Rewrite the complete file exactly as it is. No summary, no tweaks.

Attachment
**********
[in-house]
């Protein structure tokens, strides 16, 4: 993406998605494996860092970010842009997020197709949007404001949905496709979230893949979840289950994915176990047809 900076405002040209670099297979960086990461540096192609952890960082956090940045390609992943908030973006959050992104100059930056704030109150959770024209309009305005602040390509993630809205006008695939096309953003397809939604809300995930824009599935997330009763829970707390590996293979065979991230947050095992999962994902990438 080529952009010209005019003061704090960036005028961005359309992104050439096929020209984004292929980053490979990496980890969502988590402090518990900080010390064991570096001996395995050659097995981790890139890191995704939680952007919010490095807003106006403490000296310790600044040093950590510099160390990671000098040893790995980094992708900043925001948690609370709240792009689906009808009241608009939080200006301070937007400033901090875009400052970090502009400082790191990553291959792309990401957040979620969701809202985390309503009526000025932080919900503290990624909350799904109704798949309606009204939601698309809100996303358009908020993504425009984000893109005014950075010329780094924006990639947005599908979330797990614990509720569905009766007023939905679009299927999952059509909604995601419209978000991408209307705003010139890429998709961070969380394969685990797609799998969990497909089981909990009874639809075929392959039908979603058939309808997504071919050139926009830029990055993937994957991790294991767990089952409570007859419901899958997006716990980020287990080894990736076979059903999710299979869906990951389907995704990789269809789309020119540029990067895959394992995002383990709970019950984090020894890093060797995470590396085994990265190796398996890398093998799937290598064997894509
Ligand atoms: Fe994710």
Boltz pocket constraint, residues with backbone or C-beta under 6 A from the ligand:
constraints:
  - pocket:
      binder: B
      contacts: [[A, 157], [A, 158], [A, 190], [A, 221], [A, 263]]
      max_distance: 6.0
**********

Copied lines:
[in-house]
């Protein structure tokens, strides 16, 4: 993406998605494996860092970010842009997020197709949007404001949905496709979230893949979840289950994915176990047809 900076405002040209670099297979960086990461540096192609952890960082956090940045390609992943908030973006959050992104100059930056704030109150959770024209309009305005602040390509993630809205006008695939096309953003397809939604809300995930824009599935997330009763829970707390590996293979065979991230947050095992999962994902990438 080529952009010209005019003061704090960036005028961005359309992104050439096929020209984004292929980053490979990496980890969502988590402090518990900080010390064991570096001996395995050659097995981790890139890191995704939680952007919010490095807003106006403490000296310790600044040093950590510099160390990671000098040893790995980094992708900043925001948690609370709240792009689906009808009241608009939080200006301070937007400033901090875009400052970090502009400082790191990553291959792309990401957040979620969701809202985390309503009526000025932080919900503290990624909350799904109704798949309606009204939601698309809100996303358009908020993504425009984000893109005014950075010329780094924006990639947005599908979330797990614990509720569905009766007023939905679009299927999952059509909604995601419209978000991408209307705003010139890429998709961070969380394969685990797609799998969990497909089981909990009874639809075929392959039908979603058939309808997504071919050139926009830029990055993937994957991790294991767990089952409570007859419901899958997006716990980020287990080894990736076979059903999710299979869906990951389907995704990789269809789309020119540029990067895959394992995002383990709970019950984090020894890093060797995470590396085994990265190796398996890398093998799937290598064997894509
Ligand atoms: Fe994710």
Boltz pocket constraint, residues with backbone or C-beta under 6 A from the ligand:
constraints:
  - pocket:
      binder: B
      contacts: [[A, 157], [A, 158], [A, 190], [A, 221], [A, 263]]
      max_distance: 6.0